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(Image credit: Future)
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2. Foolography Unleashed

Stunningly compact yet flawless in operation: the future of camera remotes

Compatibility: Canon DSLRs, Nikon DSLRs & Z-series cameras | Wired/wireless: wireless (Bluetooth LE) | Wireless range: 40m

Incredibly small
Very well designed app
Doesn’t need its own power
Can’t remotely transmit a Live View feed
Only suitable for Canon and Nikon DSLRs

Camera remotes don’t get much smaller than Foolography’s Unleashed. Our Canon C1 sample is a tiny 35 x 13mm dongle that plugs straight into the camera’s remote socket, and barely protrudes from it. It’s compatible with a few high-end Canon DSLRs, while the C2 version caters for lower and mid-range models. Two other - even smaller - Unleashed dongles are available for different Nikon DSLRs.

Unleashed is powered by your camera, so no charging required, and its LE Bluetooth wireless connection sips very little juice. You control everything from a very slick app available for iOS and Android. This enables remote stills and video shooting with full control over your camera’s shooting settings, along with a comprehensive timelapse mode with exposure ramping options. There are even ramping preset algorithms to automatically adjust exposure for sunrises or sunsets.

With such a pared-down physical design and a reliance on camera power, it’s not surprising there isn’t enough oomph to wirelessly transmit your camera’s Live View, but you can review captured stills, and the whole system responds quickly and smoothly.

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(Image credit: Future)
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(Image credit: Future)

3. Manfrotto Digital Director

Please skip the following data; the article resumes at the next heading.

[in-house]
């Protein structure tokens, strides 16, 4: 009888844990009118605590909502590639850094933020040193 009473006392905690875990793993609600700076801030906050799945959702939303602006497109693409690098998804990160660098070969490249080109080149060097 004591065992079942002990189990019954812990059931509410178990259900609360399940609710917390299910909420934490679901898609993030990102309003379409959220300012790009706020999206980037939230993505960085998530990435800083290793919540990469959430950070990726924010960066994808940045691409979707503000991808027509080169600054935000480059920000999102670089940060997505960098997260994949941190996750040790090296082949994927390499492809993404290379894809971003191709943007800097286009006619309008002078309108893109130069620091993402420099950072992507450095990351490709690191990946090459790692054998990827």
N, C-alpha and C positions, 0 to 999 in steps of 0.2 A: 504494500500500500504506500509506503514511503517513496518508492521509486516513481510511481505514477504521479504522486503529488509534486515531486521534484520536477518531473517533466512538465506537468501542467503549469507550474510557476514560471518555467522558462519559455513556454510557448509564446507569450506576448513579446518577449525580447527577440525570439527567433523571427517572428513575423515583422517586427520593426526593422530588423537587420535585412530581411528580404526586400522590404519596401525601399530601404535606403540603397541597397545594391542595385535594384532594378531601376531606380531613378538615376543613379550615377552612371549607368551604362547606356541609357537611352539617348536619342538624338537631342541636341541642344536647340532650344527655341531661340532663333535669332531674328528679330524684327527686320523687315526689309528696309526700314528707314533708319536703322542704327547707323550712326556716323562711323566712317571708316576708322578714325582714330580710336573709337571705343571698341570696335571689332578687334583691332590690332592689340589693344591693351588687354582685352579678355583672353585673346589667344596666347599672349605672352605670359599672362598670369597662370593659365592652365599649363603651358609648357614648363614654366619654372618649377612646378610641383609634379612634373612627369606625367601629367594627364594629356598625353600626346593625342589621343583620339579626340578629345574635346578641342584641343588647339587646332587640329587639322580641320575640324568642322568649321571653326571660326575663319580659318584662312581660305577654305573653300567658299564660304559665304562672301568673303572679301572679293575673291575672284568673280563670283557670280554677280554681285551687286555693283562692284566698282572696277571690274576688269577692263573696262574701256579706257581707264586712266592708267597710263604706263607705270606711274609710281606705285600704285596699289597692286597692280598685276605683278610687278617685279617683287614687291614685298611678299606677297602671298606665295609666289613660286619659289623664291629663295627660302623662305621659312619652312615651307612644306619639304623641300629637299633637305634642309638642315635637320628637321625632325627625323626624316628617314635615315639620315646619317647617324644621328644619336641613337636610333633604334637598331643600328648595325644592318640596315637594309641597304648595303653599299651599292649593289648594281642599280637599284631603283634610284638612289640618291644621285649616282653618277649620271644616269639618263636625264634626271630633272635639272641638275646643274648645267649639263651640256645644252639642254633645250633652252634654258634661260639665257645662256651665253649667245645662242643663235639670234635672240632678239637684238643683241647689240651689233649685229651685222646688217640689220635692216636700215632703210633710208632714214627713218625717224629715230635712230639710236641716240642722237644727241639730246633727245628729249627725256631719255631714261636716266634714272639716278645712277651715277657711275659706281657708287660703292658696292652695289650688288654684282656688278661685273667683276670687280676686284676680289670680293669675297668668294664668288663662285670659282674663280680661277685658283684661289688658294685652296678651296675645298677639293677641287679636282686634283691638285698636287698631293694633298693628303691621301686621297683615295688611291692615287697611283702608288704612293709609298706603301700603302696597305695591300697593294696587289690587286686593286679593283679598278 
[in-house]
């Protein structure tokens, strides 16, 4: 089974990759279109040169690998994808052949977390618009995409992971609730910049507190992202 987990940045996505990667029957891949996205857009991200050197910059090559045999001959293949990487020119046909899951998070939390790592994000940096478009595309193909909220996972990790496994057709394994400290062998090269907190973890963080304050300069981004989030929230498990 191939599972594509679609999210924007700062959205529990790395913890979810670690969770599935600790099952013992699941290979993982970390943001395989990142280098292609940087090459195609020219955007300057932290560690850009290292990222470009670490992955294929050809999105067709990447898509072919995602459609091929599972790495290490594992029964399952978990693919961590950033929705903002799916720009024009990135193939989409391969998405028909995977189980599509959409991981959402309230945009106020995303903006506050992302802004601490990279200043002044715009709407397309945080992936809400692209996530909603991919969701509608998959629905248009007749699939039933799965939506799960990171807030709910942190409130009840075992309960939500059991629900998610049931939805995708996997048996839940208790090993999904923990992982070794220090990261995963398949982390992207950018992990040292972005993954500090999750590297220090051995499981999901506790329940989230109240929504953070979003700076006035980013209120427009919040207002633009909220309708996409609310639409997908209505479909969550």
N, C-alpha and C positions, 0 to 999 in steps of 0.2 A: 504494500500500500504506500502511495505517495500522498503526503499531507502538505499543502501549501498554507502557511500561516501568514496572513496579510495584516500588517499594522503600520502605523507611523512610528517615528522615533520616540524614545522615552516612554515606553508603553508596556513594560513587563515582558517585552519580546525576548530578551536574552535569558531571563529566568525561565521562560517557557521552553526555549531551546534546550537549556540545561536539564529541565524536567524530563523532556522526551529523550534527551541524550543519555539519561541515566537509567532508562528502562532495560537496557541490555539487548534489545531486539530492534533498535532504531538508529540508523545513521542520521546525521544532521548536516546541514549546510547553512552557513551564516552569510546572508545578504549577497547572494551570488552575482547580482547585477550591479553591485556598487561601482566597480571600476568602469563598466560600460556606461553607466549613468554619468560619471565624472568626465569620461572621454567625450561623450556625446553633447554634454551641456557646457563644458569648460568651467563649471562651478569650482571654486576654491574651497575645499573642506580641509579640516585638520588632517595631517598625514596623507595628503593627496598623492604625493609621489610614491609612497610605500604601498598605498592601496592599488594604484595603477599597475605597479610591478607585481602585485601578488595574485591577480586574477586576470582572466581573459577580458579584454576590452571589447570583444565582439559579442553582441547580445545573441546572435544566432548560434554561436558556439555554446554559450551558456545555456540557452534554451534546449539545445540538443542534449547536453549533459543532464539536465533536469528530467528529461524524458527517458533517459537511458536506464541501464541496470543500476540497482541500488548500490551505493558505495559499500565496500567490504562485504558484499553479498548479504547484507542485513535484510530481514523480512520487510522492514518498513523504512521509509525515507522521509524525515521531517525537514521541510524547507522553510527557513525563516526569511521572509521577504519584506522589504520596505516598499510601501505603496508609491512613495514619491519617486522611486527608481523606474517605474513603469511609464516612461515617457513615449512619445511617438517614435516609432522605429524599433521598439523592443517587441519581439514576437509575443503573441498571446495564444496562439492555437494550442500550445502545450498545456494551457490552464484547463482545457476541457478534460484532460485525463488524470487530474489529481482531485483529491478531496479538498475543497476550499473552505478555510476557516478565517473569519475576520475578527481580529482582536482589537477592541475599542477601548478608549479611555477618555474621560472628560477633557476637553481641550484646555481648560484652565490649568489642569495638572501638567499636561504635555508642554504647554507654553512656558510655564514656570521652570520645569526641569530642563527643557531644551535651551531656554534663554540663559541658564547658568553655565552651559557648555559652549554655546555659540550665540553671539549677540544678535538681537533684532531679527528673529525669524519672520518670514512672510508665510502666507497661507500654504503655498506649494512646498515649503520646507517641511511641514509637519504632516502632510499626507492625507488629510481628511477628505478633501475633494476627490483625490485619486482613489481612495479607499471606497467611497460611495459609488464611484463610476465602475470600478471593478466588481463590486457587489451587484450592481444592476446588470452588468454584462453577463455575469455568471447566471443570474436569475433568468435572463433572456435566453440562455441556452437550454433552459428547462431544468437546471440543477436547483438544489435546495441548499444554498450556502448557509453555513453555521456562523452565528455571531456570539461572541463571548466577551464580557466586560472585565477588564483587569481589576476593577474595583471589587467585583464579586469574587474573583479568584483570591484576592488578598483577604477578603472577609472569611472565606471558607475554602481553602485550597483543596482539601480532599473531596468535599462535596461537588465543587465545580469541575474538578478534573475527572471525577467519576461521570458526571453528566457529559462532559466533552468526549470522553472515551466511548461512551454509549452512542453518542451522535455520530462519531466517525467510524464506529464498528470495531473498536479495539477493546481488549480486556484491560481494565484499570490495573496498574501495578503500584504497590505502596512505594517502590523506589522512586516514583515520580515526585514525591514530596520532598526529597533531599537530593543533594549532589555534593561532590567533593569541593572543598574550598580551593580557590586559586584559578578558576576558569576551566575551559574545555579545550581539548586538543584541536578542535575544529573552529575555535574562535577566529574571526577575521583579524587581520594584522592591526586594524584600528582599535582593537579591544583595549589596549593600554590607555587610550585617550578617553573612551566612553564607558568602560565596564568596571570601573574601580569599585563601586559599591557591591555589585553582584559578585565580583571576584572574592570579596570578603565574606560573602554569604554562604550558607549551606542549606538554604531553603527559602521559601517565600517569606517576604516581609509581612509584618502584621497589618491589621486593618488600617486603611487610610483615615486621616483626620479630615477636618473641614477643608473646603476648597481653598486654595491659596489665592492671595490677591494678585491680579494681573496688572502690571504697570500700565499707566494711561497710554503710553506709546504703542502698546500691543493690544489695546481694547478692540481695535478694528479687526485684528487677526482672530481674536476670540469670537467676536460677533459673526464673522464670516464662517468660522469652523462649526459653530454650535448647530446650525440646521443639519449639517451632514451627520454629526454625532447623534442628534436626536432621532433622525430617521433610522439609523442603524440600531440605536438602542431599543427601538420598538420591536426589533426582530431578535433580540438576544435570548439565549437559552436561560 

For when tethered responsiveness matters more than compactness and wireless versatility

Compatibility: Canon & Nikon DSLRs | Wired/wireless: wired | Wireless range: N/A

Intuitive interface
Loaded feature-set
Very smooth to set up and use
Requires an iPad, and preferably a tripod mounting arm
Limited wired range

The Digital Director doesn’t resemble a typical remote, as it’s designed as a form-fitting case that holds an iPad which you use as the remote control. Powerful processing hardware is built into the base of the Digital Director, and here you’ll also find space for four AA batteries, though a mains adaptor is also included.

This isn’t a wireless remote, so your iPad docks with the Digital Director’s Lightning connector, and this in turn connects to your camera via a USB lead. Download the Digital Director iOS app and you’re good to go.

Though you’re physically tethered to your camera, the benefit is instantaneous response. A superbly designed app interface displays a plethora of manual camera controls. Extra features like auto exposure bracketing, intervalometer, time lapse and video modes are just as simple to use. You can even use the Digital Director to remotely control up to 13 select Manfrotto light panels.

Drawbacks? It’s only compatible with an iPad, though various models are supported, and the tethered connection means it’s best mounted to a tripod accessory arm rather than being hand-held.

(Image credit: Future)

4. Hahnel Captur Timer Kit

A capable wireless remote with a long range, if slightly lacking in wow factor

Compatibility: Canon, Nikon, Sony, Fujifilm, MFT | Wired/wireless: wireless (2.4GHz RF) | Wireless range: 100m

Hassle-free, long-range RF link
Easy to use.... 
 ...once you’ve learnt the cryptic controls
bulkier than some remotes